No one knows why extra pounds heighten the likelihood that women will avoid mammograms or Pap smears. And it's not known why obesity seems to have no significant effect on colorectal screening, the researchers said.
However, the findings do point to a problem that deserves attention in the doctor's office, said study lead author Sarah S. Cohen, a graduate student in the department of epidemiology at the University of North Carolina at Chapel Hill.
"Because obesity is becoming an increasing problem in our health-care system, encouraging women who are overweight and obese to be screened may be especially important," she said. "It's important for physicians to address it and encourage women to be screened."
According to Cohen, the screening rates for breast and cervical cancer are fairly high. About 75 percent of American women receive mammograms every year or two after the age of 40, she said, while about 85 percent of women get Pap smears to test for cervical cancer.
The screening rates for colorectal cancer are much lower, perhaps around a third of women, she said.
The new review, published in the May 1 issue of the journalCancer, examined 32 studies looking at breast cancer (10 studies), cervical cancer (14) and colorectal cancer (eight studies). The studies typically defined obese women as those having a body mass index [BMI, a ratio of weight to height] of 30 or above. That means they were more than merely overweight as defined by national guidelines.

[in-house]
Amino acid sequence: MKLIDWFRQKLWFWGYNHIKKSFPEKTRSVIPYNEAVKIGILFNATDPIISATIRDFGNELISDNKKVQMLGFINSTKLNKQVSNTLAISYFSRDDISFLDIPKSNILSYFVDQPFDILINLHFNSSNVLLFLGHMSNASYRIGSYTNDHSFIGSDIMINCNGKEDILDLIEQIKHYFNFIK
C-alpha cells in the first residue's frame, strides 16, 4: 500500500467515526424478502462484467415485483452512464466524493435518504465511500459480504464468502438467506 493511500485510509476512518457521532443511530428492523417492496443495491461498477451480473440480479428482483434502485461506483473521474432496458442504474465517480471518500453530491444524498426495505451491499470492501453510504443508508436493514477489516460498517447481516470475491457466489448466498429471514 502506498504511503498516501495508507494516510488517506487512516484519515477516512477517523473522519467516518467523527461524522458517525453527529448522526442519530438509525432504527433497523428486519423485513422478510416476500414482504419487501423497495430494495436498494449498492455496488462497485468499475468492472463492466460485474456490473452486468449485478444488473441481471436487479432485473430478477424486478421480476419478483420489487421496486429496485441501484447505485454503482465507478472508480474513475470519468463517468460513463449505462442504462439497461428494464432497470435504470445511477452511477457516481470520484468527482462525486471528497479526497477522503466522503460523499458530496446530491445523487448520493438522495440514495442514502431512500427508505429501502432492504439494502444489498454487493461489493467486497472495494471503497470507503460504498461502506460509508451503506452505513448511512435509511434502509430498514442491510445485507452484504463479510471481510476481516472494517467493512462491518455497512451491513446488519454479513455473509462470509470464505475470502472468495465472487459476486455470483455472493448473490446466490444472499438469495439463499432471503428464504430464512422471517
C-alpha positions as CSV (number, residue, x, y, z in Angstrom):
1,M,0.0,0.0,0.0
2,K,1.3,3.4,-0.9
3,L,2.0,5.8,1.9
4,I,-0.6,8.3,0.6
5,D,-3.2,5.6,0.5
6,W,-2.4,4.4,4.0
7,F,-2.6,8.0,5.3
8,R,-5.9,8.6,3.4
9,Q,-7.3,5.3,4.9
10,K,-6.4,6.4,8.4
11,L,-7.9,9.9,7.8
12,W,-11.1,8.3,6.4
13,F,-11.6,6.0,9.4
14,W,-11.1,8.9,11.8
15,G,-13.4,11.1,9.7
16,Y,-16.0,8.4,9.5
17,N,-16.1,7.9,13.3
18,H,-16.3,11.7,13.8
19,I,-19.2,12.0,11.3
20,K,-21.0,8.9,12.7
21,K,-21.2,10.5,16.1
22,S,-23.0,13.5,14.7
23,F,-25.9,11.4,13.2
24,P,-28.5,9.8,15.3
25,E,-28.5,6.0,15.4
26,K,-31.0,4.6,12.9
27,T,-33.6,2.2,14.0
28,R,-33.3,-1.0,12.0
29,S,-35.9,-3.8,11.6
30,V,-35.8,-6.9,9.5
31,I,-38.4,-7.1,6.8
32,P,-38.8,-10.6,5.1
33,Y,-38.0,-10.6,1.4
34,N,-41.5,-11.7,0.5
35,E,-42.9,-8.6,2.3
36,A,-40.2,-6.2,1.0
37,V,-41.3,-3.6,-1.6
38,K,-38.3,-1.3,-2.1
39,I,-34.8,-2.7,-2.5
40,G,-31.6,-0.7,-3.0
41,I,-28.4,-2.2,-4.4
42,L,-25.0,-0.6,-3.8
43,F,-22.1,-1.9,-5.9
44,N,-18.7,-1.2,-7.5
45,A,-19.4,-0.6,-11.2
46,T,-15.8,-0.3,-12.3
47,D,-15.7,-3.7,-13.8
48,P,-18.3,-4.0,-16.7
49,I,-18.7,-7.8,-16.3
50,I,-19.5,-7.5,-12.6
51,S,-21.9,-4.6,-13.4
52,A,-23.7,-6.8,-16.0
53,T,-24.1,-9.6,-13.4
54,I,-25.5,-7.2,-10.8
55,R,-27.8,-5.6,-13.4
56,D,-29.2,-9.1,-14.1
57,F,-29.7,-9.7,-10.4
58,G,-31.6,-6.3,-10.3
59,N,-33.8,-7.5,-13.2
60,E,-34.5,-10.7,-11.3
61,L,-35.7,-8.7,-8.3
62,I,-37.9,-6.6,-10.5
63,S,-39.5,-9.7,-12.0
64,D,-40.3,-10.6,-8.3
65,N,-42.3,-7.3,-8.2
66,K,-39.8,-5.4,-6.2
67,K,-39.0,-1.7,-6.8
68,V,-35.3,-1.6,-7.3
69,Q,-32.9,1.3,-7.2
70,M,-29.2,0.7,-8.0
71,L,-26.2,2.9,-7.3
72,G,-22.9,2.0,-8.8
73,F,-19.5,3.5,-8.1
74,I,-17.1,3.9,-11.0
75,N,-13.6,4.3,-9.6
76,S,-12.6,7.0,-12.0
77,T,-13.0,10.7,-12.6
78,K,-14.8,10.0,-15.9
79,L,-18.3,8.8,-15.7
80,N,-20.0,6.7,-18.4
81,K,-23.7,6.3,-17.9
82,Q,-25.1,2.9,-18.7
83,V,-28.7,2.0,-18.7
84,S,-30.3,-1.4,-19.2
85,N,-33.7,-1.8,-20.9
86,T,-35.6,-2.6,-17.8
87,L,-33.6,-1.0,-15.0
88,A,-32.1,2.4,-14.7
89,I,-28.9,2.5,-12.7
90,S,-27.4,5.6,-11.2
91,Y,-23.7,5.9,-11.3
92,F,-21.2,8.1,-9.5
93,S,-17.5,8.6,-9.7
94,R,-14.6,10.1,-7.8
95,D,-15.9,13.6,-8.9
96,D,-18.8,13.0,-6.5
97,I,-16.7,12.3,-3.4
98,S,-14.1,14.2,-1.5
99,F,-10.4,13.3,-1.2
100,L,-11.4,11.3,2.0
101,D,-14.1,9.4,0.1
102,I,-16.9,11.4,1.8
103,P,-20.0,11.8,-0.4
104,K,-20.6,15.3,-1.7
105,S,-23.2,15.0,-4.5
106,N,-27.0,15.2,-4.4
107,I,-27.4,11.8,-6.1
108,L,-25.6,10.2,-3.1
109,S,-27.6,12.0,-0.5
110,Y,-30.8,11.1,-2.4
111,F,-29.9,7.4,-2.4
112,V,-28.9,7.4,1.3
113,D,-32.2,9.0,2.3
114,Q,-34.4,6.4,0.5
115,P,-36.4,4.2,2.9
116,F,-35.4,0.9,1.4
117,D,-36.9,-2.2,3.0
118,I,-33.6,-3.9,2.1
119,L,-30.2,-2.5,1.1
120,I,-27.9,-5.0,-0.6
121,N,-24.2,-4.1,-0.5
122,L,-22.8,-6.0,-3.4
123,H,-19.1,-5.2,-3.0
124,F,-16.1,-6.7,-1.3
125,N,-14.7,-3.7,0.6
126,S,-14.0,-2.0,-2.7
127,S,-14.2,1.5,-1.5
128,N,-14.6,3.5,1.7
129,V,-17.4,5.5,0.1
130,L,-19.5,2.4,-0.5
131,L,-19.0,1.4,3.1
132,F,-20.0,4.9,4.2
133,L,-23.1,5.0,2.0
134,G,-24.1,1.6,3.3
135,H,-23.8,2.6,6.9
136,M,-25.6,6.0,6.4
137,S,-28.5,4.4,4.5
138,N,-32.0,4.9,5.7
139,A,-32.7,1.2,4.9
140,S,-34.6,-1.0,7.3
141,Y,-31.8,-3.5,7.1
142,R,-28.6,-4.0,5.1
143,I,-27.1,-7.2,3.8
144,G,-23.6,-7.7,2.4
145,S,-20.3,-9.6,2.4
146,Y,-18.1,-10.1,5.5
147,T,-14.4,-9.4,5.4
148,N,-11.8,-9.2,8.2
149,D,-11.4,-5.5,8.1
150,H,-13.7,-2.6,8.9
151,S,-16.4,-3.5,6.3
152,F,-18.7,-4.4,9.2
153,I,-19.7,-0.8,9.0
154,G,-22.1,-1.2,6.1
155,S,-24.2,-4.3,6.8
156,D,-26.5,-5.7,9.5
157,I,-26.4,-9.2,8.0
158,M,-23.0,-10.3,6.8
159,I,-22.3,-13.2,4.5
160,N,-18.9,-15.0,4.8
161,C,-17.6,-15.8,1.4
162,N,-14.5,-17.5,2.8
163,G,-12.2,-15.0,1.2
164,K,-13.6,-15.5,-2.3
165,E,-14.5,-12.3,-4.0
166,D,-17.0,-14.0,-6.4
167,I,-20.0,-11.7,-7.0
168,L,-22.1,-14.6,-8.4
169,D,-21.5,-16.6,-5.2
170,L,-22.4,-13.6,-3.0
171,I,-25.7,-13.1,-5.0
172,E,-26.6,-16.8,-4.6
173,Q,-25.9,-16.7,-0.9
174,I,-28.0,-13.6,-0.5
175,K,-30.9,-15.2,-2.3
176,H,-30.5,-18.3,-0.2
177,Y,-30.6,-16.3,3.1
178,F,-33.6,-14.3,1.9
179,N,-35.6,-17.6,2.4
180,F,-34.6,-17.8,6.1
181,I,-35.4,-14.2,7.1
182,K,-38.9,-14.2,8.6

Overall, obese women were 10 percent to 40 percent less likely to be screened for breast and cervical cancer compared to other women, Cohen said. Black women, however, seemed to be much less affected by obesity when it came to the screenings.
There are many theories why heavier women might be less likely to undergo health screenings, Cohen said. "It may be related to patients' emotional barriers, things like embarrassment and fear of being weighed. It may be provider-bias, physicians having a bias against obese patients. And [obese women] have other health-care needs, like dealing with high cholesterol."
Another possibility is that medical equipment may not be sized properly to accommodate larger patients, Cohen said. "None of this has been studied in any quantitative way," she added.
Dr. Massimo Cristofanilli, an associate professor in the department of breast medical oncology at the University of Texas M.D. Anderson Cancer Center in Houston, said another possibility was that "women with low-incomes choose high-caloric foods and have difficulty in being particularly careful with their lifestyle. They may also be largely uninsured and have minimal access to screening programs."
"We should recognize that prevention of obesity is a critical issue," Cristofanilli added. "Education about a healthy lifestyle should start at school and continue through media and in the family."
To calculate your BMI, visit the U.S. National Heart, Lung, and Blood Institute.
SOURCES: Sarah S. Cohen, graduate student, department of epidemiology, University of North Carolina at Chapel Hill; Massimo Cristofanilli, M.D., associate professor, department of breast medical oncology, University of Texas M.D. Anderson Cancer Center, Houston; May 1, 2008,Cancer
Source : http://www.washingtonpost.com/wp-dyn/content/article/2008/03/24/AR2008032400950.html